AMD Radeon VII power draw, thermals, and noise
We also tested Radeon VII using 3DMark’s highly respected Fire Strike synthetic benchmark. Fire Strike runs at 1080p, Fire Strike Extreme runs at 1440p, and Fire Strike Ultra runs at 4K resolution. All render the same scene, but with more intense graphical effects as you move up the scale, so that Extreme and Ultra flavors stress GPUs even more. We record the graphics score to eliminate variance from the CPU.
Yep, everything falls about where you’d expect after observing the gaming benchmarks, which is always the case with Fire Strike. It’s a good “sanity check” tool.
We test power draw by looping the F1 2018 benchmark for about 20 minutes after we’ve benchmarked everything else, and noting the highest reading on our Watts Up Pro meter. The initial part of the race, where all competing cars are onscreen simultaneously, tends to be the most demanding portion.
Moving to the 7nm process has done wonders for Vega’s power efficiency. It’s still not quite on a par with Nvidia’s results, but it’s a close enough that efficiency can’t be considered an AMD drawback anymore. It’s a colossal improvement over the hot, hungry Vega 64.
We typically test thermals by leaving HWInfo’s sensor monitoring tool open during the F1 2018 5-lap power draw test, noting the highest maximum temperature at the end. But third-party monitoring software like HWInfo and SpeedFan haven’t been adjusted to handle the way AMD tweaked Radeon VII’s temperature monitoring, and display the newer (and much higher) Junction Temperature rather than the traditional GPU temperature reading. Because all other graphics cards list the GPU temperature, we need to test that to properly compare performance. As such, we deviated from using HWInfo on the Radeon VII and measured the GPU temperature using AMD’s Wattman tool instead.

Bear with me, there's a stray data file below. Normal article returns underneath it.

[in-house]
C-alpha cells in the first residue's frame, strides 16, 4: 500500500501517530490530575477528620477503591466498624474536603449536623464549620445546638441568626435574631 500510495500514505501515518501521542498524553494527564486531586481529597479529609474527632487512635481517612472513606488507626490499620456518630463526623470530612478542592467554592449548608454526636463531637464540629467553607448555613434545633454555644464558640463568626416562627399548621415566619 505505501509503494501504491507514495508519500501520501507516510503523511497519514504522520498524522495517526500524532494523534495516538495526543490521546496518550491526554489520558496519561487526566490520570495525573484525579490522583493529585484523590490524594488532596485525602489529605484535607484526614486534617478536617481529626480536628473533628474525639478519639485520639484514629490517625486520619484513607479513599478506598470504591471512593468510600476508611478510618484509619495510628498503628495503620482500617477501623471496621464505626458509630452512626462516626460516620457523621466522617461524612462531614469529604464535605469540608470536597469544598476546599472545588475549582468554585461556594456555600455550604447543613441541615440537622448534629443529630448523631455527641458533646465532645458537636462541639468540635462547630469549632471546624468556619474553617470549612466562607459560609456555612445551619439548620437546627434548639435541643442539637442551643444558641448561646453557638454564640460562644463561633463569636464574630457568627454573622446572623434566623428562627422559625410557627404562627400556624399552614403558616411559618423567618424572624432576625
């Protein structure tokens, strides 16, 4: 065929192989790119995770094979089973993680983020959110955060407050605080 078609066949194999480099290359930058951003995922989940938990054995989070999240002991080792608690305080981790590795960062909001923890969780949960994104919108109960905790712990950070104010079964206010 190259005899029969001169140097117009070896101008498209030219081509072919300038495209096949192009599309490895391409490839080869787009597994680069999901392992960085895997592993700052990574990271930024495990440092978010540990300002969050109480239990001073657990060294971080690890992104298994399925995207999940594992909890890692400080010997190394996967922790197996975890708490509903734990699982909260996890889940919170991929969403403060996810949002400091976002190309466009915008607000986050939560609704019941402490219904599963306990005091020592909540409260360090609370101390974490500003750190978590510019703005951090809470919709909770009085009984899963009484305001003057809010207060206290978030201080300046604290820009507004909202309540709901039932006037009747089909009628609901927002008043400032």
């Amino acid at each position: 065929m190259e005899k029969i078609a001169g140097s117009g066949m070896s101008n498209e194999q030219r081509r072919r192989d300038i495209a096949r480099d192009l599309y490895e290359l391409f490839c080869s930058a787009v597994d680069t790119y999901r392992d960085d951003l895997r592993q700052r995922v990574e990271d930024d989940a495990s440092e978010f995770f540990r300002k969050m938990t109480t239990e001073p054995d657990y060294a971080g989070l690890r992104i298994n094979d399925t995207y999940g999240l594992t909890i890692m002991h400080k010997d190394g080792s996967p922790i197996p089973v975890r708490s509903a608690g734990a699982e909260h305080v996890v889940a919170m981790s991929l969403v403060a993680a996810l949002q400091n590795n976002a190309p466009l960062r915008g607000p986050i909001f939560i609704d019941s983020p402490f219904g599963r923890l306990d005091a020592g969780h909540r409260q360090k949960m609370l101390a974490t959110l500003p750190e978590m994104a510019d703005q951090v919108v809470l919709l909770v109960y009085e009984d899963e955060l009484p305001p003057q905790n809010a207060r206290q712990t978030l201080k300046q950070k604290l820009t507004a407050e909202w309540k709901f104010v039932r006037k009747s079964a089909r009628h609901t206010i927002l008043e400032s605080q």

Assuming Wattman’s readings are accurate—and they’ve always tracked with HWInfo and SpeedFan in the past—then Radeon VII once again crushes its hot-blooded predecessor, Vega 64. Topping out at 78 degrees Celsius (172.4 degrees Fahrenheit) under load, AMD’s fan-laden 7nm GPU runs at a perfectly acceptable temperature. Heck, it’s chillier than the PNY GTX 1080 Ti’s customized cooler. No complaints here.
You can definitely hear the Radeon VII working when it’s under full load, but not enough to be distracting. Once again, it’s a huge improvement over the Vega 64’s banshee-like screaming.
Next page: Should you buy the AMD Radeon VII?